CEDAR RAPIDS — For many, the second-highest flood in Cedar Rapids history quickly has become a distant memory. Just days after its near 22-foot crest in September, the Cedar River receded into its banks, the city’s evacuation zone was lifted and the community for the most part returned to business as usual.
But while the damage from the 2008 flood was immediately visible, with buildings inundated with water, its 2016 successor hasn’t left area businesses and not-for-profits unscathed.
While city officials still are collecting data through one-on-one interviews and a survey to find out the economic impact of the flood, many believe that cost to be considerable.
“I think it’s certainly safe to say it’s going to be in the tens of millions (of dollars),” said Jasmine Almoyaed, Cedar Rapids economic development manager.
A final report, with a complete economic impact estimate, should be completed by early next year, she said.
Joel Kane’s Bata’s Restaurant, 1006 Third St. SE, is one of nearly 100 small businesses to apply for flood recovery assistance to help mitigate the cost of the flood. While physical damage to the building amounted to about $9,000, Kane said the biggest hit was having to close for 19 days.
“We were on track to have the best year to date for the restaurant, and at this point I think we’re just trying to get our feet back on the ground and keep our heads above water,” Kane said. “We probably lost the better part of 10 to 15 percent of our annual revenue.”
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Bata’s is one of 95 small businesses that have applied for an estimated $250,000 in grants. More than half of that has been raised in donations so far.
The grant program, the Jobs and Small Business Recovery Fund, was created — with $75,000 in seed money from the Cedar Rapids Assistance Revolving Loan Fund — by the city of Cedar Rapids, in partnership with the Greater Cedar Rapids Community Foundation (GCRCF), the Small Business Development Center and the Cedar Rapids Metro Economic Alliance.
Applicants must be for-profit businesses, have 50 or fewer employees and be located within the flood’s 28-foot elevation evacuation area declared by the city.
Approved applicants can receive up to $5,000 or up to 50 percent of lost sales, product and additional flood costs. Grants are awarded to businesses that needed a physical location to generate revenue and had at least one day of zero revenue as a result of flood evacuation.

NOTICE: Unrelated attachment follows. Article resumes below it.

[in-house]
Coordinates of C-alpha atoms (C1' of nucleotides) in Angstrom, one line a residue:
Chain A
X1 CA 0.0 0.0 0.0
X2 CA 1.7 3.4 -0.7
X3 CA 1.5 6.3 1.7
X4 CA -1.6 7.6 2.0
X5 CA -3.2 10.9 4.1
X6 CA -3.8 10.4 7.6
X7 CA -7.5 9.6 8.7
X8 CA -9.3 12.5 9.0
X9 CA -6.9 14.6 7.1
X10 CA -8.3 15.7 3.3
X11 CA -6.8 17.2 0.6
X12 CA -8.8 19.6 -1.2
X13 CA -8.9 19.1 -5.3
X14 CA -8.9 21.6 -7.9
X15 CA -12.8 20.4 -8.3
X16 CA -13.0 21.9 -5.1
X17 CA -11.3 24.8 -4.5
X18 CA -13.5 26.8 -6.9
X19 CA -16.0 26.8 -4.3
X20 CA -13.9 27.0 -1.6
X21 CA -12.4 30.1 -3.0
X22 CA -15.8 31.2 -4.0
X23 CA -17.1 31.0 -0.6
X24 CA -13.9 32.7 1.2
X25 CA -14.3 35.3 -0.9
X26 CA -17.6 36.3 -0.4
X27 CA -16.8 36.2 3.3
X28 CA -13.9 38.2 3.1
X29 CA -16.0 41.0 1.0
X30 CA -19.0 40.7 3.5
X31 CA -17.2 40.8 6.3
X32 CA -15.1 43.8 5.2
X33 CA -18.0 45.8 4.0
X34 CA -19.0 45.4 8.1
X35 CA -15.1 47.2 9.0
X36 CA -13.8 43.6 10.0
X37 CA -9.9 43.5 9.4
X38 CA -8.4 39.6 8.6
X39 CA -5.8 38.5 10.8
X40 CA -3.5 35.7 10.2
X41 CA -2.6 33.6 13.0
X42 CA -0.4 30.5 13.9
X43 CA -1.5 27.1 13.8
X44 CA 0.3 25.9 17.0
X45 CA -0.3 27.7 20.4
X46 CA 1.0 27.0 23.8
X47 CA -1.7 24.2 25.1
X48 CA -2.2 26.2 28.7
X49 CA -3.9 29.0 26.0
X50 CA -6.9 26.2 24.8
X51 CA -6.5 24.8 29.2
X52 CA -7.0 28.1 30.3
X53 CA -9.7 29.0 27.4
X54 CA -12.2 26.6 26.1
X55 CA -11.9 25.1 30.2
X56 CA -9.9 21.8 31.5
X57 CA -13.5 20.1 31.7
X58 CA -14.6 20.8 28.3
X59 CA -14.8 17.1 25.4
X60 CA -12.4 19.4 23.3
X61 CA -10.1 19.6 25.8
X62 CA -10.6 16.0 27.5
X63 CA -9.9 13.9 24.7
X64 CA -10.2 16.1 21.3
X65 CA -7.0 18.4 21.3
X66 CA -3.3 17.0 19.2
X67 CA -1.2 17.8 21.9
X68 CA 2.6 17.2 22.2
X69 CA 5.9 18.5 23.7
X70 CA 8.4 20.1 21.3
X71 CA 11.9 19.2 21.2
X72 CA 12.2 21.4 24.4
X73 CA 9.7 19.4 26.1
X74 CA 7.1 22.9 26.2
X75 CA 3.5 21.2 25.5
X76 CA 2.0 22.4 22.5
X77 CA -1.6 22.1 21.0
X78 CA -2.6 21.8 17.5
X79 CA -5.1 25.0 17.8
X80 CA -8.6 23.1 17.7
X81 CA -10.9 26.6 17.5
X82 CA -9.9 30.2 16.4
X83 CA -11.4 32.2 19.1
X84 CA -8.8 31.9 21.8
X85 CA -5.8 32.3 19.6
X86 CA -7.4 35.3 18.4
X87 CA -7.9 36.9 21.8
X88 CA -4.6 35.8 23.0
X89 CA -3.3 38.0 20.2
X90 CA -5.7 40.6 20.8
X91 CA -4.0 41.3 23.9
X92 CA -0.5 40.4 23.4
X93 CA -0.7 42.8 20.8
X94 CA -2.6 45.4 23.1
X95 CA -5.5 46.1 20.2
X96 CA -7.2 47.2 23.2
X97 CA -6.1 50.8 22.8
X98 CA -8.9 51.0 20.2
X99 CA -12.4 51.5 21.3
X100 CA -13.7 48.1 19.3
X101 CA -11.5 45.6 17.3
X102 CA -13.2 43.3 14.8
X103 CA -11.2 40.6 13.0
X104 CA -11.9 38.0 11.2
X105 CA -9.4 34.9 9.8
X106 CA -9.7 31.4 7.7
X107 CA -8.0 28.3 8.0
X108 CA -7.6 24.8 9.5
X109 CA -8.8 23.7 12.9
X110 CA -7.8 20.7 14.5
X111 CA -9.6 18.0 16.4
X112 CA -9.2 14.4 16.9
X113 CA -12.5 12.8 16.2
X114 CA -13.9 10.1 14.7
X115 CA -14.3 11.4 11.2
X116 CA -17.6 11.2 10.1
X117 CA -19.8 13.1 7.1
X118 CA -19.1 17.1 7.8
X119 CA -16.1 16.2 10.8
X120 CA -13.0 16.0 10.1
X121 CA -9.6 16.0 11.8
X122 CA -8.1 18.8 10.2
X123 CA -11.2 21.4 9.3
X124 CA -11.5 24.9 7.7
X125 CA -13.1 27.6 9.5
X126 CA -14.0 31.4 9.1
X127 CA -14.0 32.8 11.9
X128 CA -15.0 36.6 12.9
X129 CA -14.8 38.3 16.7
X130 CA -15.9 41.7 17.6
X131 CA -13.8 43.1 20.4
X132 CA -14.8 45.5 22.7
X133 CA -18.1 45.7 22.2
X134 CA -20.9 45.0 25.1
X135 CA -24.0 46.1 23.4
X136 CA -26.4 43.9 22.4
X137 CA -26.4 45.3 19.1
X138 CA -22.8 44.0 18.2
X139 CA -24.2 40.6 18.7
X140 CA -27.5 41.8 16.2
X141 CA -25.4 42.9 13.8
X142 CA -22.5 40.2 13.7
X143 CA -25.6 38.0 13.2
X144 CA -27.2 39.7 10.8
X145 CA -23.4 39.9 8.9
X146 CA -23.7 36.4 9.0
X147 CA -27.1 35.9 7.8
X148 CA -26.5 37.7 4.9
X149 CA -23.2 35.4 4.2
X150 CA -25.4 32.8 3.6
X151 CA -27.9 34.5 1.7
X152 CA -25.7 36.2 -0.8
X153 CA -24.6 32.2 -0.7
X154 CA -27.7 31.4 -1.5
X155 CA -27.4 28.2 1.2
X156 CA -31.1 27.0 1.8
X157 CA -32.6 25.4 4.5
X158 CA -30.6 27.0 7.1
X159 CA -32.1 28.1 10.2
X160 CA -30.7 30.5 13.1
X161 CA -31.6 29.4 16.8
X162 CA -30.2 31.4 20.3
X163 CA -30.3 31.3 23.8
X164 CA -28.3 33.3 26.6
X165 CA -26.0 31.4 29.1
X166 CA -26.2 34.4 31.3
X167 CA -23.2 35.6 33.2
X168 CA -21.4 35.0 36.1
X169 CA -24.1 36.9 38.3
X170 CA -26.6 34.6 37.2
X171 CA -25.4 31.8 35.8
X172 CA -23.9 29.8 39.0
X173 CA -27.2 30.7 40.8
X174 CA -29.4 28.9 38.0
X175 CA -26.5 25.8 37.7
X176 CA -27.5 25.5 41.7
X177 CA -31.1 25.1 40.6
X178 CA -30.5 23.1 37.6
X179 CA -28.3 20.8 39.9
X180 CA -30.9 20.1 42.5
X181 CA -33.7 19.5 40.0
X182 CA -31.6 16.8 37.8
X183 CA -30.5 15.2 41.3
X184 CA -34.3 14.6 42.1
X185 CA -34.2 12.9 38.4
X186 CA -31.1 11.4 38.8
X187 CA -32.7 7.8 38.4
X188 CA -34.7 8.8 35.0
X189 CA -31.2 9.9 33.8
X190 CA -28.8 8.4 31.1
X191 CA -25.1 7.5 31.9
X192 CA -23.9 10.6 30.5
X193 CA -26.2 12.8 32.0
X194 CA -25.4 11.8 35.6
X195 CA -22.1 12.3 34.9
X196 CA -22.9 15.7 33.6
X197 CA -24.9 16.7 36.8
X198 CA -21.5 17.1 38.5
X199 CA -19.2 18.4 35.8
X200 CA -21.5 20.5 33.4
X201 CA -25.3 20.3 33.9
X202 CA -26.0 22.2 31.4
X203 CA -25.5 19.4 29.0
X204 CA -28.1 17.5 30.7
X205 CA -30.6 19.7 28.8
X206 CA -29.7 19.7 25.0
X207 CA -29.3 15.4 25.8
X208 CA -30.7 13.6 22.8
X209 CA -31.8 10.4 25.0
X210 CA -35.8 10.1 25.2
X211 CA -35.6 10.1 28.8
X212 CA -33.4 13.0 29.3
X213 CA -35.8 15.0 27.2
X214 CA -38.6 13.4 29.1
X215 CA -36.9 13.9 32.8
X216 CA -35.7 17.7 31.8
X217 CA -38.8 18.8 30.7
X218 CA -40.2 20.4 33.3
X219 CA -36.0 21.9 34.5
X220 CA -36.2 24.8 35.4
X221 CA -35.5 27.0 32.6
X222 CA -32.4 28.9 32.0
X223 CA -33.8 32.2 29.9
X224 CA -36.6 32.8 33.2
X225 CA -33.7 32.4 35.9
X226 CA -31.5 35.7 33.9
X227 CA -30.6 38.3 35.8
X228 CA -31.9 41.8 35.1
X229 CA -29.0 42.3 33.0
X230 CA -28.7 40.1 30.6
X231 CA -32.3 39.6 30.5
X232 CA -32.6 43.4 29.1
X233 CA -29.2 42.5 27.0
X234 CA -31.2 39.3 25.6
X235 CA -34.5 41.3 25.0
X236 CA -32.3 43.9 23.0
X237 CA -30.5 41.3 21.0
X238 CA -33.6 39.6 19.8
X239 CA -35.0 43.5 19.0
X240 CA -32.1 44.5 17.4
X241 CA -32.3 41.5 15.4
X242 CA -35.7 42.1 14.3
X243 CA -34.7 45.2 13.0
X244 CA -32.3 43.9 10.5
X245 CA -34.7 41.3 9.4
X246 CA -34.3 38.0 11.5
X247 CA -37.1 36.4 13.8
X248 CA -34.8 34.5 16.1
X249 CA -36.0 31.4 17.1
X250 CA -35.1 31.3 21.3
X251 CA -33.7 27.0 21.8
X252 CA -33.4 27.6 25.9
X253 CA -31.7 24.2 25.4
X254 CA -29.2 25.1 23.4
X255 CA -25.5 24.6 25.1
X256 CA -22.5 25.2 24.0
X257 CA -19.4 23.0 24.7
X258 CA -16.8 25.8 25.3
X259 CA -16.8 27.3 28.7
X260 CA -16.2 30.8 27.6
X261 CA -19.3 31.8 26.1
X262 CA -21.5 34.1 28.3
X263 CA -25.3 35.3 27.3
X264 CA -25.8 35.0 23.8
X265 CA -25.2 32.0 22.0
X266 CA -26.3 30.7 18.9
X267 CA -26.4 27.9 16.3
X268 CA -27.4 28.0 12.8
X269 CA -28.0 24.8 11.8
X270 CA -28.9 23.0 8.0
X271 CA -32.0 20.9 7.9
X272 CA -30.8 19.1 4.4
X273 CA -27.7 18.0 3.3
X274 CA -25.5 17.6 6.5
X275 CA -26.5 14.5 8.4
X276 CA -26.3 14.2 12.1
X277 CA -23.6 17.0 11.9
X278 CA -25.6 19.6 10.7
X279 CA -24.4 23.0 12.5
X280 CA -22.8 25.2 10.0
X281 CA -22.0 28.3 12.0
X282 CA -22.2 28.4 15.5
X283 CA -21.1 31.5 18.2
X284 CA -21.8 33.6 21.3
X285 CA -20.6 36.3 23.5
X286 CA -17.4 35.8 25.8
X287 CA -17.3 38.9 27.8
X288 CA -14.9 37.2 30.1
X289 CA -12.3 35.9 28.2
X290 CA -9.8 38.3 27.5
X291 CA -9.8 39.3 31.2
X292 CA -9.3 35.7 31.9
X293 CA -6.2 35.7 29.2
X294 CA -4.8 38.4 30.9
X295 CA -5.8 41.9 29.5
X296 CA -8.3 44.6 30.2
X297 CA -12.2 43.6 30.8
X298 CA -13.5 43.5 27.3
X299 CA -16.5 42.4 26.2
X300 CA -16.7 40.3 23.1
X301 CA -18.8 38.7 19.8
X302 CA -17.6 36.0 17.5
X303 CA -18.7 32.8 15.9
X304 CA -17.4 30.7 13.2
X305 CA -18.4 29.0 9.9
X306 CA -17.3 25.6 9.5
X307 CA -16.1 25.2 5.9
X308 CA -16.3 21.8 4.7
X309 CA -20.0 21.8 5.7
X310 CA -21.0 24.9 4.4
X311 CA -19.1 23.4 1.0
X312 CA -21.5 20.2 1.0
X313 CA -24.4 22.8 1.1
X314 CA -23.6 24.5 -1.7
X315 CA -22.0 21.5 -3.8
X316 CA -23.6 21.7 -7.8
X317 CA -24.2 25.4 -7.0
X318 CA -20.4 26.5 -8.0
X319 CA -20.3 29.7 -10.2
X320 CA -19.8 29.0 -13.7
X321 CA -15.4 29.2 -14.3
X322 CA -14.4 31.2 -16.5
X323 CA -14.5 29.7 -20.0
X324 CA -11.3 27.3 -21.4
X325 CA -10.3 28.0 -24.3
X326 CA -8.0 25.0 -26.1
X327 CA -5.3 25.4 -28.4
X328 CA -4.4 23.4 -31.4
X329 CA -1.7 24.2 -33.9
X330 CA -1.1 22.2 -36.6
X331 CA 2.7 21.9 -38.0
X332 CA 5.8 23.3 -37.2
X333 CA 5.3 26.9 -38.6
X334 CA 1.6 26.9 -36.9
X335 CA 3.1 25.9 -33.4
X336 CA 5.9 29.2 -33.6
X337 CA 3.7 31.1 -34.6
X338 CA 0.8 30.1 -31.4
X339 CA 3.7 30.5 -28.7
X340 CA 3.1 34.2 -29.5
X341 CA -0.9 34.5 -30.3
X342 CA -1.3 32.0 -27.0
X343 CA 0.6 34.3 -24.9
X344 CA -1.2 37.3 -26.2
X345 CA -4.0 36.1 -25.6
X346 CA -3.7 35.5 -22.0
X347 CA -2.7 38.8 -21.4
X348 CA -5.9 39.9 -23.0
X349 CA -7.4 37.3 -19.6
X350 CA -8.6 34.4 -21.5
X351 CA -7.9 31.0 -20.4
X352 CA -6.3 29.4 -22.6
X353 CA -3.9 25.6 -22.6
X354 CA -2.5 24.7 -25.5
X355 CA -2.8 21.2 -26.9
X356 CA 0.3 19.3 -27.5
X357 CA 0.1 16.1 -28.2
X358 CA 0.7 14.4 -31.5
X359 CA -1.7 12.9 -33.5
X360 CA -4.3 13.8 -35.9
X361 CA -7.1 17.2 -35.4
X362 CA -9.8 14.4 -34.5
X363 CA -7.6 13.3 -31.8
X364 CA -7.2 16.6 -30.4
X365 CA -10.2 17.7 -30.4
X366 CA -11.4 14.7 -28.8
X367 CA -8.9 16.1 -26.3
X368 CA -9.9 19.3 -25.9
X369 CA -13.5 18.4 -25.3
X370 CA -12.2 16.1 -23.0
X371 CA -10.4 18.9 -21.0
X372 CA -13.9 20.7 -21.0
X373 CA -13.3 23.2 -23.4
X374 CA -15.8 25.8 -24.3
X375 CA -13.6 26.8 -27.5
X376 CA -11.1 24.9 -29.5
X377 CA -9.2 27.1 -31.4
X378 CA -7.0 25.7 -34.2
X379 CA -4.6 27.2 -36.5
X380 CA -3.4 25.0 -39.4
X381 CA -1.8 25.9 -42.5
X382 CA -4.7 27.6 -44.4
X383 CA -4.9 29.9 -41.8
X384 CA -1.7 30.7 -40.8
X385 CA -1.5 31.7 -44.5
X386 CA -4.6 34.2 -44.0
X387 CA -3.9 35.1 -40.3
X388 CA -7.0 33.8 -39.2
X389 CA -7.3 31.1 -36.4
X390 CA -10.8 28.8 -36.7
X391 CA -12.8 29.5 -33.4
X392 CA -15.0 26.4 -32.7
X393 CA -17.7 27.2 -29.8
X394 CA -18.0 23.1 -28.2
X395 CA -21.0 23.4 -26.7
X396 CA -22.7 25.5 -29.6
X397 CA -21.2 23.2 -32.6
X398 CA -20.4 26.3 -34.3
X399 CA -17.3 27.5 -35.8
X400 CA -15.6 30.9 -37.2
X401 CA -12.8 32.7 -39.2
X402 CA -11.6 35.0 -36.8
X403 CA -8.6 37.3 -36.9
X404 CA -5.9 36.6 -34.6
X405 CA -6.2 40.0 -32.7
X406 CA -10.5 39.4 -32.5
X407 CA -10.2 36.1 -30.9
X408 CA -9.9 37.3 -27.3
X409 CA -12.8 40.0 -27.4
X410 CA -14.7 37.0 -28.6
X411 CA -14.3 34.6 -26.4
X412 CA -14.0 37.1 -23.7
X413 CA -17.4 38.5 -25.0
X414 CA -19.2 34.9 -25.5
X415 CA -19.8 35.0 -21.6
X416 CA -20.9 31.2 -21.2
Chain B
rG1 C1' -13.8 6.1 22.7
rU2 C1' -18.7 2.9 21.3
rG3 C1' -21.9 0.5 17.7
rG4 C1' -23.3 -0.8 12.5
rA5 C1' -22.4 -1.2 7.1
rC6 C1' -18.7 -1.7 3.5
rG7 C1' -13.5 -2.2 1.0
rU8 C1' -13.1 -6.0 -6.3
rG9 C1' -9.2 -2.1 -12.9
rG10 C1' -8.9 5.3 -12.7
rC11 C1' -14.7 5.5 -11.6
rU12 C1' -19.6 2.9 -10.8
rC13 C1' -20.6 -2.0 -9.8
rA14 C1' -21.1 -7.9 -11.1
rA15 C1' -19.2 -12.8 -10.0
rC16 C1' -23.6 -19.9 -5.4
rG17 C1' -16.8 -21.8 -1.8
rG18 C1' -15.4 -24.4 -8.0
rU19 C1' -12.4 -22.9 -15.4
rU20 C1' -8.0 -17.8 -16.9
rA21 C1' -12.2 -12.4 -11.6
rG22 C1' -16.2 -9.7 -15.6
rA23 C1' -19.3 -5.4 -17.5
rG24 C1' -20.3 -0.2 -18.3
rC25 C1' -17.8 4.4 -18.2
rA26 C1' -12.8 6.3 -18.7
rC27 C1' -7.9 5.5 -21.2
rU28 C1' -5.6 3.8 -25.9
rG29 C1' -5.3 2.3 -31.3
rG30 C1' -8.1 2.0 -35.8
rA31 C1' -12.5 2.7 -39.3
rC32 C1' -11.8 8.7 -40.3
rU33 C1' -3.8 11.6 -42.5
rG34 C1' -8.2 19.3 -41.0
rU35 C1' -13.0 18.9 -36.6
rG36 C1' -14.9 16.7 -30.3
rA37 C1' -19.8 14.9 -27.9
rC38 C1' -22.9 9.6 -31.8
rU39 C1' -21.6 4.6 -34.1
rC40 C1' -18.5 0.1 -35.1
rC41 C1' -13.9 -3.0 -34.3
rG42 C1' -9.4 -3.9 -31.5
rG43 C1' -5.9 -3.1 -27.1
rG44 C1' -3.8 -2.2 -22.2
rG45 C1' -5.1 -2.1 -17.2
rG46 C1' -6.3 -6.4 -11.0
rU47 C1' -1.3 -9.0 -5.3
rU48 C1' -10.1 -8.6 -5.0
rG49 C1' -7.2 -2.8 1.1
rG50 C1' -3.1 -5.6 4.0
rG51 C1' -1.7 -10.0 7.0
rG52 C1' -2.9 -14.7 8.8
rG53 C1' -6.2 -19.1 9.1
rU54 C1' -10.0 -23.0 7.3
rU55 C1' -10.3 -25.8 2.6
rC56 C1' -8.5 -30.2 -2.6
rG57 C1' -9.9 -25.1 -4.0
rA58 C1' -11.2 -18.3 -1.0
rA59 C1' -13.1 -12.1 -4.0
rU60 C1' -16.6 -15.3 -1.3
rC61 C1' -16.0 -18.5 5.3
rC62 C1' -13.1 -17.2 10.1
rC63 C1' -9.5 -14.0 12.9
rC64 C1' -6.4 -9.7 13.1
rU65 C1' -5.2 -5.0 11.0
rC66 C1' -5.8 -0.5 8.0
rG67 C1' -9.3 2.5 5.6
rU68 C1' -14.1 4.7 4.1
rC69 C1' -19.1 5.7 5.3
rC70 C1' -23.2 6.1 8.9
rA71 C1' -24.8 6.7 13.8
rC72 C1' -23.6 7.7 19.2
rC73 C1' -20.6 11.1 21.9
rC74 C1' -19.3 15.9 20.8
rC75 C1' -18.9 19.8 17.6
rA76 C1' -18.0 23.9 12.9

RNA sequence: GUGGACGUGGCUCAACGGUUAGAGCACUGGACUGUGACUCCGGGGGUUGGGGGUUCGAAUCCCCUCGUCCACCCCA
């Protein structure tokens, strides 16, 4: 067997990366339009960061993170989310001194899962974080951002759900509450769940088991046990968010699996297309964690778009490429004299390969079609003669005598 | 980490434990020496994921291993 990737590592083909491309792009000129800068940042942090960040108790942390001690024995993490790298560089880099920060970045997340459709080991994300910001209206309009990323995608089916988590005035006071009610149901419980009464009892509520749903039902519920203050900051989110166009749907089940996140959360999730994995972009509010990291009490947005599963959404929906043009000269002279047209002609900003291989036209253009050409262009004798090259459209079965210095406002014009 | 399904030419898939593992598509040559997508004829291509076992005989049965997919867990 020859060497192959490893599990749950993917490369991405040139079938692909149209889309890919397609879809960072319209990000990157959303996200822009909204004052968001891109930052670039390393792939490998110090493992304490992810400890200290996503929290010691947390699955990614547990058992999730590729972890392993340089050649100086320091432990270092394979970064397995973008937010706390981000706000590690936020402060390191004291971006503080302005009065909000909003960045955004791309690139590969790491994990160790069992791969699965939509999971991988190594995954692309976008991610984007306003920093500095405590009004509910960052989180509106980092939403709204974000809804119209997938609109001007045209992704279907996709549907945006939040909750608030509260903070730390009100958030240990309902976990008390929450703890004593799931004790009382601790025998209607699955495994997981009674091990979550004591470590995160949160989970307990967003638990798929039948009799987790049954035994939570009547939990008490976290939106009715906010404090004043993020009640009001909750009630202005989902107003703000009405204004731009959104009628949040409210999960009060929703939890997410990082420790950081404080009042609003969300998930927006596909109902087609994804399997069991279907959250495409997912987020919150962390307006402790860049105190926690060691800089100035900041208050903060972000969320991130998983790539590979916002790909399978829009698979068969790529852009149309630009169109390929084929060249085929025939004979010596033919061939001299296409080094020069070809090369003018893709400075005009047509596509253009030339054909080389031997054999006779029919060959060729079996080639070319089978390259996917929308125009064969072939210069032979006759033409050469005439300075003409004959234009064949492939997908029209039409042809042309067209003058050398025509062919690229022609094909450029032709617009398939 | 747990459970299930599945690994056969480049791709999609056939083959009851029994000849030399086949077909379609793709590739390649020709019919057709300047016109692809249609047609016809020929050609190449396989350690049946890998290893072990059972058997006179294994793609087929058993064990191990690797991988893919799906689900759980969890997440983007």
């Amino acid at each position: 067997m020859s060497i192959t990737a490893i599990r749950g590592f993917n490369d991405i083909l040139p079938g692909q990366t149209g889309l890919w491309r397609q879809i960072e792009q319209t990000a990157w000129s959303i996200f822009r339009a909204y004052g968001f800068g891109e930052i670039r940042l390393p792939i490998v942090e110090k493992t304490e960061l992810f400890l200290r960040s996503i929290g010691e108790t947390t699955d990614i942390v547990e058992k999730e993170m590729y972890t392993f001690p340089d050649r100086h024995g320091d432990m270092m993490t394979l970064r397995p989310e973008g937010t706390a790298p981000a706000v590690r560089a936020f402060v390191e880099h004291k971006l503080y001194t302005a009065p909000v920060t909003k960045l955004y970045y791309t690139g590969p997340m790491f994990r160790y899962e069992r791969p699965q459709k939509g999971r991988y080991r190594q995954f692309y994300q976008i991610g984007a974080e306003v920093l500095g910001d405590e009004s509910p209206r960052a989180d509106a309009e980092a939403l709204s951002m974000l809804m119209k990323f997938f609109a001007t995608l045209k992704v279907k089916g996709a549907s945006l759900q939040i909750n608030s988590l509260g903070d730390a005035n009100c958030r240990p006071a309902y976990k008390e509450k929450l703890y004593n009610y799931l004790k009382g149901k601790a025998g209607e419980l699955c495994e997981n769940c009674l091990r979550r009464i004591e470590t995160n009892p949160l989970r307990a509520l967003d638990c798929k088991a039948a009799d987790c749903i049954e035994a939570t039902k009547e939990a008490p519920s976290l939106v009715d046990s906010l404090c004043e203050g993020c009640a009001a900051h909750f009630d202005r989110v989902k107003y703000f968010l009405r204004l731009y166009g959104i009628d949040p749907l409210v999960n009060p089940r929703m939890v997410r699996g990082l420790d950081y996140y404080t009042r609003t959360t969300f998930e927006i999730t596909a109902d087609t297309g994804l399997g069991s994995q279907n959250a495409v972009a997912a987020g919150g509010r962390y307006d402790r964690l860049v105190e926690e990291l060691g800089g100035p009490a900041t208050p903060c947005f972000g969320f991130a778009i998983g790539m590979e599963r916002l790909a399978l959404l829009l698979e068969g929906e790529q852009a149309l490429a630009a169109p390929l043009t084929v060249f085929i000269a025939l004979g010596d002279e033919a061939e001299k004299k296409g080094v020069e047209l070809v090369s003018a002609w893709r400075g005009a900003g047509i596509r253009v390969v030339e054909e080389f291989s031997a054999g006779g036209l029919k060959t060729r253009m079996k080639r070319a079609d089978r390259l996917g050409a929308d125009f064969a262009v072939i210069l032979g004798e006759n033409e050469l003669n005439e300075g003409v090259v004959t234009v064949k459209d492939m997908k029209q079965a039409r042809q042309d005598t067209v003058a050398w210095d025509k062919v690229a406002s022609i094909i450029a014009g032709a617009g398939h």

Doug Neumann, president of the Metro Economic Alliance, said some grants are still being processed and 44 grants — about $155,000 — have been awarded so far.
Grants have averaged $3,520, and 17 businesses have received the maximum $5,000. Meanwhile, the smallest grant has been for $75.
Fewer than 10 applications have been denied for not meeting requirements, Neumann added.
Kane said Bata’s received the maximum $5,000 through the program. And while the funds will help, they don’t come close to the overall loss, he said.
Almoyaed noted the grant fund is meant to aid businesses, not cover all losses.
“We’re certainly not trying to make this a windfall for anybody,” she said.
In 2008, businesses closed, structures were inundated with water and buildings were later gutted for repairs, so the damage was evident. This year was different, said Les Garner, GCRCF president.
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“I think it’s been different than raising money in 2008 because the damage is not immediately visible — it was the cost of moving out and moving back in, it was the cost of lost merchandise or goods, it was in not being able to pay your employees,” Garner said. “Those are not things that are visible when you walk down the street in the evacuation zone.”
To assist in raising funds for the grant program, The Gazette Company is selling a photo book documenting the 2016 flood, called “Epic Stand.” All proceeds from the sales, minus production costs, go to the grant program.
GCRCF also has created a 2016 Non-Profit Recovery Fund to provide not-for-profits with up to $5,000 in flood-related grants for evacuation, lost revenue and other expenses. Those applications must be submitted by Dec. 5.
Garner said close to 25 area not-for-profits incurred costs from the flood.
In addition to businesses, communities in 19 Iowa counties reported more than $22 million in damages during the flood — Linn County took the biggest hit, with officials estimating the toll at $12.7 million, according to preliminary government assessments.
In Linn County, the damage estimated at $12,742,469 includes about $11.3 million for the city of Cedar Rapids, about $630,000 for the county, $314,000 for the city of Palo and $373,000 for the Mercy Medical complex.
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